Mentors and Weight Loss: What is the connection?

During the week, I have been seeing different clips of the TV show Cobra Kai, a spin-off or continuation of the Karate Kid movies if you haven't seen it. As a child who had watched the Karate kid movies, I became intrigued and started watching the clips on Youtube just to get a feel for the show. As I watched the clips, one of my thoughts was how these mentors or familial figures profoundly impact their current problems in their specific karate style. In particular, Daniel LaRusso who thinks his mentor would object to Cobra Kai being opened. Whether this character’s mentor would agree or try to see if the other character Johnny Lawrence was taking a new strategy for the karate school seems immaterial. Daniel LaRusso is convinced that all bad things within their town come from that particular dojo. Unfortunately, this effect doesn’t just affect these two characters from one generation on this tv show, but the younger students as well. They are just learning the teachings of these two different philosophies. So rather than discovering their perspective of the two different karate philosophies or even learning about each other as people, it often reflects that they are made to feel that they will be disloyal to their mentors just interacting with one another. 

Now, if you are still reading this blog (and I hope that you are still), you may be wondering what this has to do with weight loss? Our perceptions about food, exercise, and physical/mental health are formed and confirmed by people in our daily lives, particularly our family members and our mentors. Now, suppose these mentors or family members want the best for you, offer their advice, and encourage you to make your own decisions. In that case, you likely feel the right level of autonomy to make your own choices regarding exercise and eating healthy, and you have simply not found the right balance to create a better version of yourself (good for you, by the way!). However, what about the mentors and family members who have differing perspectives than what you consider? They may dissuade you from doing this new thing that maybe actually excellent or fun to try. Or you may go for it but still because of the relationship involved with the mentor or family member; you will have their voice in your head (Examples of this could range from “This will never work for you,” to “I have known you your whole life, you'll never be able to do this long term,” to “This goes against everything we have taught you,” to “How are you going to come over the house and eat so weirdly!” and “It’s unhealthy!”), more likely, you will give up rather than continue on a journey that could potentially lead to a better you. 

So what should a person do if they find themselves in this situation? Well, there are a couple of things: First, you could do it anyway regardless of your mentor or family member. When those thoughts of doubt enter your head, you can firmly remind yourself why you are doing this and that it is your life. Also, you can remind yourself that your mentor or family figure means well, but they have never tried this new exercise program or food lifestyle, like keto, for example. So, in other words, they don’t know whether this new exercise and food lifestyle could work for you in the long term. Or option number two, you could include them! This person cares about you enough to voice their concern and has the best intentions toward your well-being. Their reaction to this new food lifestyle or exercise regimen may stem from a lack of knowledge about this new plan that you will want to try.  (By the way, Keto Superheroes have some excellent webinars coming up and videos on Youtube to help with this if you are interested). Therefore, if you provide information about this new health regimen of fun physical activities and losing weight, they may become less concerned.  At this point, you could illustrate how you will implement this new health regimen into your current lifestyle.  This would indicate to your mentor or family member that you have seriously thought about it, at least enough to research it, and it is not a whim. The next part might be to state, “I trust your guidance and support, but I feel this might be a way to becoming a healthier version of myself. I think it might be fun for us to try together; what do you say?” If the mentor or family member agrees to this, it works out for everyone: Your relationship with your mentor or family member remains intact. You get a partner as you continue this journey (which one can add is essential when trying something new), but your mentor/family member will see there is nothing to fear and that exercise and eating healthy can be fun no matter the age. Now, this mentor or family member may refuse to do it, and in that case,  of which I say…Do it anyway! Do it, and maybe if you are successful, your mentor or family member, perhaps inspired by your weight loss, will try to do it and ask you for advice and help. Imagine that the mentee teaching the mentor?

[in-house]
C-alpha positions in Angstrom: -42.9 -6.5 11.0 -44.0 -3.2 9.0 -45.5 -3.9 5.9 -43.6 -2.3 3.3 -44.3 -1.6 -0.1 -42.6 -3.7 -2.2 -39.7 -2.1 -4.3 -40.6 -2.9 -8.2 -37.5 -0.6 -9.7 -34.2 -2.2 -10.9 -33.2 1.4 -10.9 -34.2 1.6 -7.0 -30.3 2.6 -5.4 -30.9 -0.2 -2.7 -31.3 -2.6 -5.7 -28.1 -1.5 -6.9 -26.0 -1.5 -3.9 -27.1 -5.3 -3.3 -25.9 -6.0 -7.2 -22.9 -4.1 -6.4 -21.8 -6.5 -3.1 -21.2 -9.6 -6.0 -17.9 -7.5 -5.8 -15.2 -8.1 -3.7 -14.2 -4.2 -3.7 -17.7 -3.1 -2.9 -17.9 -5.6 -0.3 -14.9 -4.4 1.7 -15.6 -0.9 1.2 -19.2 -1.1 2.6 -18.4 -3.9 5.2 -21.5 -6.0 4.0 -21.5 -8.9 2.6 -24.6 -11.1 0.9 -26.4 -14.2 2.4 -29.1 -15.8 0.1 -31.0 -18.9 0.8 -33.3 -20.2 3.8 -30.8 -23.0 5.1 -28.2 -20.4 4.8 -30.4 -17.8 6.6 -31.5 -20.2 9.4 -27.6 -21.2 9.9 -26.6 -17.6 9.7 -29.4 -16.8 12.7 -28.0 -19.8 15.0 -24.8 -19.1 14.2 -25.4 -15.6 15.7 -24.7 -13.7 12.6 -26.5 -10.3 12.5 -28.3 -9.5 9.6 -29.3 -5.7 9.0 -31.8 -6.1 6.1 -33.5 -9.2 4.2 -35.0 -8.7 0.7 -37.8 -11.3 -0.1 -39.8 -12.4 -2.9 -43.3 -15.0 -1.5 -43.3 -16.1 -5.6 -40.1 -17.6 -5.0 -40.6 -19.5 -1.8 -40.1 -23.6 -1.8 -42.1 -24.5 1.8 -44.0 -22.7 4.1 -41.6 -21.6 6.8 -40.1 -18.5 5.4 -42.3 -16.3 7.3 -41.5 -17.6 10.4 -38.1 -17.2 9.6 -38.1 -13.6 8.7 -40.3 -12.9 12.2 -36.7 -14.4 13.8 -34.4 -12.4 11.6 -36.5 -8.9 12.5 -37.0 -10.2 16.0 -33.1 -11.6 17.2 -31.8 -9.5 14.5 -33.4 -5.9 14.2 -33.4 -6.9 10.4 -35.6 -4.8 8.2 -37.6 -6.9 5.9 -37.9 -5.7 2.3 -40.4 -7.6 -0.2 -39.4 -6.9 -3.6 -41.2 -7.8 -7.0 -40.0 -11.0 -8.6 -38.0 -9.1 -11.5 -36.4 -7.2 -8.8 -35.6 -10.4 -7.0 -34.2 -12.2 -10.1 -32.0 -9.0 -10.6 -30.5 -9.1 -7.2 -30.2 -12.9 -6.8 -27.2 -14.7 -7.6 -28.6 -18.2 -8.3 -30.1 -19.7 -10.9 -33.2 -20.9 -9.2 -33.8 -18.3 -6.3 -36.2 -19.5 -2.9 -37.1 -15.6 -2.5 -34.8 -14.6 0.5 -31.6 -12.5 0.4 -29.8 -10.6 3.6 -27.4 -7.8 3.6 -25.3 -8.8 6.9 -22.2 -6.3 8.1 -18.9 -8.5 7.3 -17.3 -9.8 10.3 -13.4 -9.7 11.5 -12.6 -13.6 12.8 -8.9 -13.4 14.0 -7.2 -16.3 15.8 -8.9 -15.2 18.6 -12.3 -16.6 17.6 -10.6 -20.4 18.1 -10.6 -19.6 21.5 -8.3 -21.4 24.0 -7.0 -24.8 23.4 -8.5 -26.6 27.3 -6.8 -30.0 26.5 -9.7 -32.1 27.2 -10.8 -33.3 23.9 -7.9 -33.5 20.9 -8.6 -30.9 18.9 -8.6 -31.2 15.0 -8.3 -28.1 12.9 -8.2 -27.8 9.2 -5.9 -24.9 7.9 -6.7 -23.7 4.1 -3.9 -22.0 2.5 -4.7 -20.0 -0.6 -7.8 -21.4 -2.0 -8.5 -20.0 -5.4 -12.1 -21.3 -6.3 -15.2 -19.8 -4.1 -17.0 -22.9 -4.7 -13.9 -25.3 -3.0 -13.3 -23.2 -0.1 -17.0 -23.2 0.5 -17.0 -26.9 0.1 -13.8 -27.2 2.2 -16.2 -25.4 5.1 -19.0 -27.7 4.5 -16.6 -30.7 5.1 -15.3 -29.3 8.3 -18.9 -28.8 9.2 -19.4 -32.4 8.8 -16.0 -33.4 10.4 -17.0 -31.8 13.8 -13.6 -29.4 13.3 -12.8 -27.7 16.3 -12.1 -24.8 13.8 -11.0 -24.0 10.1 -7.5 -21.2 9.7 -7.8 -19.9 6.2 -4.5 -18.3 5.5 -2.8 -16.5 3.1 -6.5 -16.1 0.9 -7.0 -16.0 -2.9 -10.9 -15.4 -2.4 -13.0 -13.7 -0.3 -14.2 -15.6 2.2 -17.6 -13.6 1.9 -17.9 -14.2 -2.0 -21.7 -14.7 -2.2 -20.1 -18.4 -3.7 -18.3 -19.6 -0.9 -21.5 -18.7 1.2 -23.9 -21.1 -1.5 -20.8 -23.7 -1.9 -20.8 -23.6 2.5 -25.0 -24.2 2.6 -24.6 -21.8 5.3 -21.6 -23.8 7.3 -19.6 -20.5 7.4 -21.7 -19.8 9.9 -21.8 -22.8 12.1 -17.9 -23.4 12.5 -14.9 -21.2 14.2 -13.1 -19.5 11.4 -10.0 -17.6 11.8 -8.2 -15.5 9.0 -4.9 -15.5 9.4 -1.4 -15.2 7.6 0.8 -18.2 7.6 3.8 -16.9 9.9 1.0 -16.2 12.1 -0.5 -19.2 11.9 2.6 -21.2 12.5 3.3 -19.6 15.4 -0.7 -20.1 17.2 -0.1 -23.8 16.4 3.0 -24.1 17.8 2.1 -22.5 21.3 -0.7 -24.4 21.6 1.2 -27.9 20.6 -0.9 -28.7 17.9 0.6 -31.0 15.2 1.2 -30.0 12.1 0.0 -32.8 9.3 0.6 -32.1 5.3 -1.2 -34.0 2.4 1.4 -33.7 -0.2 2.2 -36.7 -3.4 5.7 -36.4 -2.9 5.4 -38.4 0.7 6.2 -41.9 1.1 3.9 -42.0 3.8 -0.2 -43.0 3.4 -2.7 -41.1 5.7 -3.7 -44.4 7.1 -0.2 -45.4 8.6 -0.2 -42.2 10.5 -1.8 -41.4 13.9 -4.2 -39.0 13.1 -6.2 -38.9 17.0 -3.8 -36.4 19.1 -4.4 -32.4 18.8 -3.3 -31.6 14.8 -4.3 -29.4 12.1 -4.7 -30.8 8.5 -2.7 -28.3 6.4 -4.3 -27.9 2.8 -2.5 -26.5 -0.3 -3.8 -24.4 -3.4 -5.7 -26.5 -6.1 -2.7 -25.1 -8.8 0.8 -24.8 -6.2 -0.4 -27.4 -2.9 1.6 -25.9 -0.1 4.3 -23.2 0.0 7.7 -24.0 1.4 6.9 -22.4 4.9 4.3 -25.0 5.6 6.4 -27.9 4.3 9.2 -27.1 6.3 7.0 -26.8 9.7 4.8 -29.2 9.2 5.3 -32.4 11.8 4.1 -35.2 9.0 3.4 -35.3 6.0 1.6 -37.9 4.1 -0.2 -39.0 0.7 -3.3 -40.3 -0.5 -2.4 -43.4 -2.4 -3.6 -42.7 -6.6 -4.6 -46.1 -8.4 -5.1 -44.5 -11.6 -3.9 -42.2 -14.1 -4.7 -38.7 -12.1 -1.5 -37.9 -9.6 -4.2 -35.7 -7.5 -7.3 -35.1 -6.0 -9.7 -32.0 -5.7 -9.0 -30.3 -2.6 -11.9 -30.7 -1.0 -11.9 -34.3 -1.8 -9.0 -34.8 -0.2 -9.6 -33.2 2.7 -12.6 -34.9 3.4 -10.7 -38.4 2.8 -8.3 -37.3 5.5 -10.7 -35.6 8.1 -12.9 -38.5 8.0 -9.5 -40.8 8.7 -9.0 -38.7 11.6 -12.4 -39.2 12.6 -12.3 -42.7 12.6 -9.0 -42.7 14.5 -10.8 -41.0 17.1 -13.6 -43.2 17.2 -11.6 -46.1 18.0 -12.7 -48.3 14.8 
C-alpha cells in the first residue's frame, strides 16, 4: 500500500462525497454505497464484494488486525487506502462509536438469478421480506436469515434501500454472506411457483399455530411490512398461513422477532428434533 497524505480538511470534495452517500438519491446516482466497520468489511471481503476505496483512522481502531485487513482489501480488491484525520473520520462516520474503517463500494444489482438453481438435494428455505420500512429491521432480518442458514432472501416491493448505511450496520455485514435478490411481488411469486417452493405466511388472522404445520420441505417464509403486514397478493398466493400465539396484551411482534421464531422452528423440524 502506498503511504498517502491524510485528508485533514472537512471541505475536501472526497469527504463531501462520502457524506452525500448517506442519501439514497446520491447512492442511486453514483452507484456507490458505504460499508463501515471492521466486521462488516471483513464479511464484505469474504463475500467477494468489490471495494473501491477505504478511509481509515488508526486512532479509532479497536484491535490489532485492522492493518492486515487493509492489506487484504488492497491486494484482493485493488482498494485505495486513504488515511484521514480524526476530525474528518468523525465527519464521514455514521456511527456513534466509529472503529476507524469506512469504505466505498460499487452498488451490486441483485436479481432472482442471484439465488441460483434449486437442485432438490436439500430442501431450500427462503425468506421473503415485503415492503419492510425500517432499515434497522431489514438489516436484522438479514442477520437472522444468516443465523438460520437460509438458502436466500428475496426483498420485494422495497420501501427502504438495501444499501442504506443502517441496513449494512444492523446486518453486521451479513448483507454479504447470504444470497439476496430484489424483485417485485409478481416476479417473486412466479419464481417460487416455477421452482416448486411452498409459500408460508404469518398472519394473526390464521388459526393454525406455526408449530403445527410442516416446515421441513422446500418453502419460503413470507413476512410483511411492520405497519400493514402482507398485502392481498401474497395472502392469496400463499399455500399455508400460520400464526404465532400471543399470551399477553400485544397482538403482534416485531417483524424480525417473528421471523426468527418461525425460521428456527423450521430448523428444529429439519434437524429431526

Regardless of whether your mentor, parental figure, or other family member approves of this new step toward improving your physical health is not the point. If you are still reading this blog, you have made a goal of being healthier this year. So why not try this new exercise program or food lifestyle that you believe could lead you to the body that you have always wanted but never thought possible? This is your time, and although your mentor/family or parental figure may have the best of intentions, this individual will not have to live with the consequences of it; you will! Listen, this is the beginning of a whole new year. Shouldn’t you take actions that will allow you to move toward a healthier, happier version of yourself?

- Jessica


Older Post Newer Post

Leave a comment

Please note, comments must be approved before they are published